This passage contains teaching in verses 12-14 about the Pharisees as "blind guides of the blind," but let's save our discussion of that section for next time. Right now we'll look at the discussion between Jesus and Peter on what truly defiles a man.
The tradition of hand-washing before eating isn't written in Old Testament law. Most likely the Pharisees took the commandment for priests to wash before ministering at the altar of the temple (Exodus 30:17-21) and applied it universally to all Jews coming before the table to eat a meal. It's a way of ramping up the holiness of the nation, and maybe then God will be pleased to restore Israel to her former glory. Of course, not only were the Pharisees teaching a man-made tradition as if it were the commandment of God, but they were violating a true commandment of God, the fifth commandment, in the process.
But Jesus' criticism of the hand-washing tradition reaches far beyond the fact that it is a mere tradition. He attacks the entire rationale upon which it is based. He says it's not what you put in your mouth that defiles you, it's what comes out of your mouth straight from your corrupt heart that defiles you. What is shocking about this pronouncement is that Jesus is challenging the entire idea of clean and unclean distinctions as taught by the Mosaic Law. The parallel passage in Mark 7:1-23 even adds as an aside, "Thus [Jesus] declared all foods clean," though Matthew seems to be content with just planting that idea in our heads and letting us draw our own conclusions. The law delineated categories of clean and unclean to train the Israelites to think in these stark, black-and-white terms, but the law was only a tutor, an intensive training exercise to help God's people see that the true clean and unclean distinction is between a holy God and sinful men.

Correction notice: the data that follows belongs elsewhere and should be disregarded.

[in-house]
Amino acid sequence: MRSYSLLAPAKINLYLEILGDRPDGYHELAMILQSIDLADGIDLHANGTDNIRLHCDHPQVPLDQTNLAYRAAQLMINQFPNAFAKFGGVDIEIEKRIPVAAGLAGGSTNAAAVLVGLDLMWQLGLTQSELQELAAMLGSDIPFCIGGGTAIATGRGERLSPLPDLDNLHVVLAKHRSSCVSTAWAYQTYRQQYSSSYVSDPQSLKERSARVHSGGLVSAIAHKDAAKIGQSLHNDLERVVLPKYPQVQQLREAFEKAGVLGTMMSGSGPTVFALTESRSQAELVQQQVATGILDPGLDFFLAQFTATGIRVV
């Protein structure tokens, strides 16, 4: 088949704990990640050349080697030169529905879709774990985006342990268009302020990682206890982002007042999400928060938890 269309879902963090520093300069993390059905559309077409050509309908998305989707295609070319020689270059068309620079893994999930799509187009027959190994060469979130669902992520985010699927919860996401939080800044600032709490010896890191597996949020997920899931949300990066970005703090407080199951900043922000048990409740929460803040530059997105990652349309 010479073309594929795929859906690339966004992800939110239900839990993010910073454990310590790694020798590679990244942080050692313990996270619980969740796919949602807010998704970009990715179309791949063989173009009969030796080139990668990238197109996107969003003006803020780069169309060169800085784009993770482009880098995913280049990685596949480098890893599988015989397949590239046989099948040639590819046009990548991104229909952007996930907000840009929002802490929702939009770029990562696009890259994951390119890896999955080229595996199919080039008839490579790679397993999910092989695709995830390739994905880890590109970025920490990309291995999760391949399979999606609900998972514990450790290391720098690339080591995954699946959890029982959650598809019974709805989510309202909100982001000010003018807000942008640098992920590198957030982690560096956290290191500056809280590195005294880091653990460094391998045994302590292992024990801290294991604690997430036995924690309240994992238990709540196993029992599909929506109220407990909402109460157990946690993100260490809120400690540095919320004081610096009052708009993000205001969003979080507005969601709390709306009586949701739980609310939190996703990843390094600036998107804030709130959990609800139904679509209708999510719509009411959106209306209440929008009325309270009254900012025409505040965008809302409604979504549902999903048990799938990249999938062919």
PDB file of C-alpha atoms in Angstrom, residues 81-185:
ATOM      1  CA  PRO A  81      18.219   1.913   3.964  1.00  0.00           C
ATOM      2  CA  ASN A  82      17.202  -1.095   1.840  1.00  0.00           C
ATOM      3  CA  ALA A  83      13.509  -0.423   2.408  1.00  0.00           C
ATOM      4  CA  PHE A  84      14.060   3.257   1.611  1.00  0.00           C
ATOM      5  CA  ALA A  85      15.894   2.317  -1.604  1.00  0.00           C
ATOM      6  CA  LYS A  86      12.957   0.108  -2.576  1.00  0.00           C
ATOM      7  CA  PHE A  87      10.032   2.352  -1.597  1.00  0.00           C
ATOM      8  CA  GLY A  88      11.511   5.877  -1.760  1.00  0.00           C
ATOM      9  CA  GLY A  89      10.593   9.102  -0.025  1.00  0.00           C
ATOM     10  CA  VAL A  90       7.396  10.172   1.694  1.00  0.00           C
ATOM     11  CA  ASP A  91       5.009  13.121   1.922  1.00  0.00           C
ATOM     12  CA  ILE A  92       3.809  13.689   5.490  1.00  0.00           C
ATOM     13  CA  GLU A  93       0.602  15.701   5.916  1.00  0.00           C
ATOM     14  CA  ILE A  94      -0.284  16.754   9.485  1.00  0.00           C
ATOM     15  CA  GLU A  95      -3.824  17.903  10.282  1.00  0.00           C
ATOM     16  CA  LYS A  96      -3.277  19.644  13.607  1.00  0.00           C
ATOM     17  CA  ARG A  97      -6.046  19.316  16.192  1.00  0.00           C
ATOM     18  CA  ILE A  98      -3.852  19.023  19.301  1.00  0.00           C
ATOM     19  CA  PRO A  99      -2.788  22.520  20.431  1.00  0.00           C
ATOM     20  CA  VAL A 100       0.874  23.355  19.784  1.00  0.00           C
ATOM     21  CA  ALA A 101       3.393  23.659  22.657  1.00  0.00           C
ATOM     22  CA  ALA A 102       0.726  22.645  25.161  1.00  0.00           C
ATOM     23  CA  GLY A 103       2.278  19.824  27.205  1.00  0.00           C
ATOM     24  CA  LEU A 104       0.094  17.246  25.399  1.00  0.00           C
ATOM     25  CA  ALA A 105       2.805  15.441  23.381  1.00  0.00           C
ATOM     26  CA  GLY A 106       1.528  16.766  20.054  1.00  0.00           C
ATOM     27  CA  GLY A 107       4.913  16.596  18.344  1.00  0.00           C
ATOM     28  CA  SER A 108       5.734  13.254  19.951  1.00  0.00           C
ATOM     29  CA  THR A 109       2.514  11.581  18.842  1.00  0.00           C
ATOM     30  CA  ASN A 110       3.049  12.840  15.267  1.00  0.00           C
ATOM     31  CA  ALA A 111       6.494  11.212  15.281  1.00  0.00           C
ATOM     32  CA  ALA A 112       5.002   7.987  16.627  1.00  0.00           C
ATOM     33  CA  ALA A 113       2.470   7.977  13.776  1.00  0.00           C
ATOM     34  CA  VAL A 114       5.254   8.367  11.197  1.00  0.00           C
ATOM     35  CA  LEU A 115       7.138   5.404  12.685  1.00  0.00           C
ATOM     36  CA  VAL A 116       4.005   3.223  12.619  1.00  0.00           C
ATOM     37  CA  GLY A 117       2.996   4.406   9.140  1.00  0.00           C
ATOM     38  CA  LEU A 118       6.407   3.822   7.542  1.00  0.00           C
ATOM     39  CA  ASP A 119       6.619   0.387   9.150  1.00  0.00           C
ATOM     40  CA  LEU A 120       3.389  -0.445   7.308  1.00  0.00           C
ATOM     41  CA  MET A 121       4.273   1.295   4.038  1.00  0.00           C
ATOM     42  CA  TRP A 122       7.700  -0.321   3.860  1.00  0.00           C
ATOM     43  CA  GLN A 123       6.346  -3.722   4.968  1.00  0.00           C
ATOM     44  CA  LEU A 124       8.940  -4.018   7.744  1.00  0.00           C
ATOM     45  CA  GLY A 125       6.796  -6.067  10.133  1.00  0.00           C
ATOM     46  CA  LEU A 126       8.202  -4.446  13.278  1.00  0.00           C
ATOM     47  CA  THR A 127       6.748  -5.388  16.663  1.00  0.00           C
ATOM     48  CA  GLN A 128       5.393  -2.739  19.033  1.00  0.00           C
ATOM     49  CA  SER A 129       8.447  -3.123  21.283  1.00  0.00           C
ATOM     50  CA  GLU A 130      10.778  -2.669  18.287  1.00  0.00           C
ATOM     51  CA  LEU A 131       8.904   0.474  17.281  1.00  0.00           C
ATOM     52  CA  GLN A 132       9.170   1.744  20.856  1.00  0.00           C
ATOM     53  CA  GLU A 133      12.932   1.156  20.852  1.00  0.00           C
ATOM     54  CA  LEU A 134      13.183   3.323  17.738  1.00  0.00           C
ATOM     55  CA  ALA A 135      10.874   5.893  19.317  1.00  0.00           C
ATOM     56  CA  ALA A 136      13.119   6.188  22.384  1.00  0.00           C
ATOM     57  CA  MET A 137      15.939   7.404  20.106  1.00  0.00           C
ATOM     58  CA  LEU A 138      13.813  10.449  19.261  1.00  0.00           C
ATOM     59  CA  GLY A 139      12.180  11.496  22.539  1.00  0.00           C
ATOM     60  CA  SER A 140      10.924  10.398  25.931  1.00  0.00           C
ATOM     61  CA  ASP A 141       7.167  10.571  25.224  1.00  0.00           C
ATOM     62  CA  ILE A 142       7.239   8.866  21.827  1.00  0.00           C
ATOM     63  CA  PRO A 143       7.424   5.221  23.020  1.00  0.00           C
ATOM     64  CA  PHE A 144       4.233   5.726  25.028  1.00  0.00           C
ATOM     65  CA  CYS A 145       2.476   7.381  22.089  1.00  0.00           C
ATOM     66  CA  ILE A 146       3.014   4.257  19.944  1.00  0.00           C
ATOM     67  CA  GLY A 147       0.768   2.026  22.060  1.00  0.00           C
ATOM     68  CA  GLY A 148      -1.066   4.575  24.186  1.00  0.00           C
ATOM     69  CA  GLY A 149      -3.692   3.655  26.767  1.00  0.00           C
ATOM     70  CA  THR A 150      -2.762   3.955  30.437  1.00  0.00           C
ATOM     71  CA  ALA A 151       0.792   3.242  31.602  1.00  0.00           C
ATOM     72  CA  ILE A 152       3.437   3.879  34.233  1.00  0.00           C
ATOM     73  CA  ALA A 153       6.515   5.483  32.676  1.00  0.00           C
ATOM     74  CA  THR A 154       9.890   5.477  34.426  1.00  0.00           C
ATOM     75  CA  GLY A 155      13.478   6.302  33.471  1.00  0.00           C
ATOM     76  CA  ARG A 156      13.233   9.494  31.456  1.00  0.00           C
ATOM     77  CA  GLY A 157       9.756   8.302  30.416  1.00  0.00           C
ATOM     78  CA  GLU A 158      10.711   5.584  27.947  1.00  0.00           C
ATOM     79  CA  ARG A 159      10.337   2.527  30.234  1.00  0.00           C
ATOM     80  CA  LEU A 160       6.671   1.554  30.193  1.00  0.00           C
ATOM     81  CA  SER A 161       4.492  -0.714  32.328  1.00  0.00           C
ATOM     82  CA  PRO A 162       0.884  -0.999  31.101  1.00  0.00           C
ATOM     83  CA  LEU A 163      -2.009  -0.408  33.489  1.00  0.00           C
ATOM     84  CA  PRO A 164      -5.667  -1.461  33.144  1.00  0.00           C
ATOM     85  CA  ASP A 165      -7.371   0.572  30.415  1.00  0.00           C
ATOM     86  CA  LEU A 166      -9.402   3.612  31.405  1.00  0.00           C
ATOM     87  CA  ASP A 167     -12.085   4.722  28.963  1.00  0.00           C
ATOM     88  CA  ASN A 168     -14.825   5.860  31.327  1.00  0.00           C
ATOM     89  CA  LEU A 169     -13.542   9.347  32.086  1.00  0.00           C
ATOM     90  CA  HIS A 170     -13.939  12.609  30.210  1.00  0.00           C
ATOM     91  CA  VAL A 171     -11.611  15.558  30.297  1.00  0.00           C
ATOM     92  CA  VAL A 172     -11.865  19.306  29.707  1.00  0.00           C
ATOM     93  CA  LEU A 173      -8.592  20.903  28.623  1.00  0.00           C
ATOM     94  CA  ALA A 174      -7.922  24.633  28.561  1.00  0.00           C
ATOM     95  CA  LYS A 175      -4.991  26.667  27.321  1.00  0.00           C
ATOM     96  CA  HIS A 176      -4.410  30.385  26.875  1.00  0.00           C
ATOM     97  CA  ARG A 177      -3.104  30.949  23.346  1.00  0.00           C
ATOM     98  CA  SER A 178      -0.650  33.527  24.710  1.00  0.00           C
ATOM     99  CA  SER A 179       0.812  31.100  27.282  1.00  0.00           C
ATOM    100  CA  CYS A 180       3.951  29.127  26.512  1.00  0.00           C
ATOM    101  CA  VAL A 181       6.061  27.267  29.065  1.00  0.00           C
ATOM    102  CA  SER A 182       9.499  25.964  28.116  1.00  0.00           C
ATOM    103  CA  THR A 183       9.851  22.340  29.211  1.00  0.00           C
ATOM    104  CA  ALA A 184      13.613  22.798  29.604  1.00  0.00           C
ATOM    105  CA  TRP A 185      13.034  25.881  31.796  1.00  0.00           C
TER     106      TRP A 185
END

Jesus rebukes the disciples for their lack of understanding, because anyone with spiritual insight would realize that the real uncleanness the law is referring to lies within our hearts. Food has nothing to do with it. Our words betray how much evil is hidden inside each one of us, an unending stream of lust, deceit and murder. Jesus had to come to us as the clean one and take our uncleanness upon himself. He became unclean to God, rejected upon the cross, so that we could be declared clean in the Father's sight.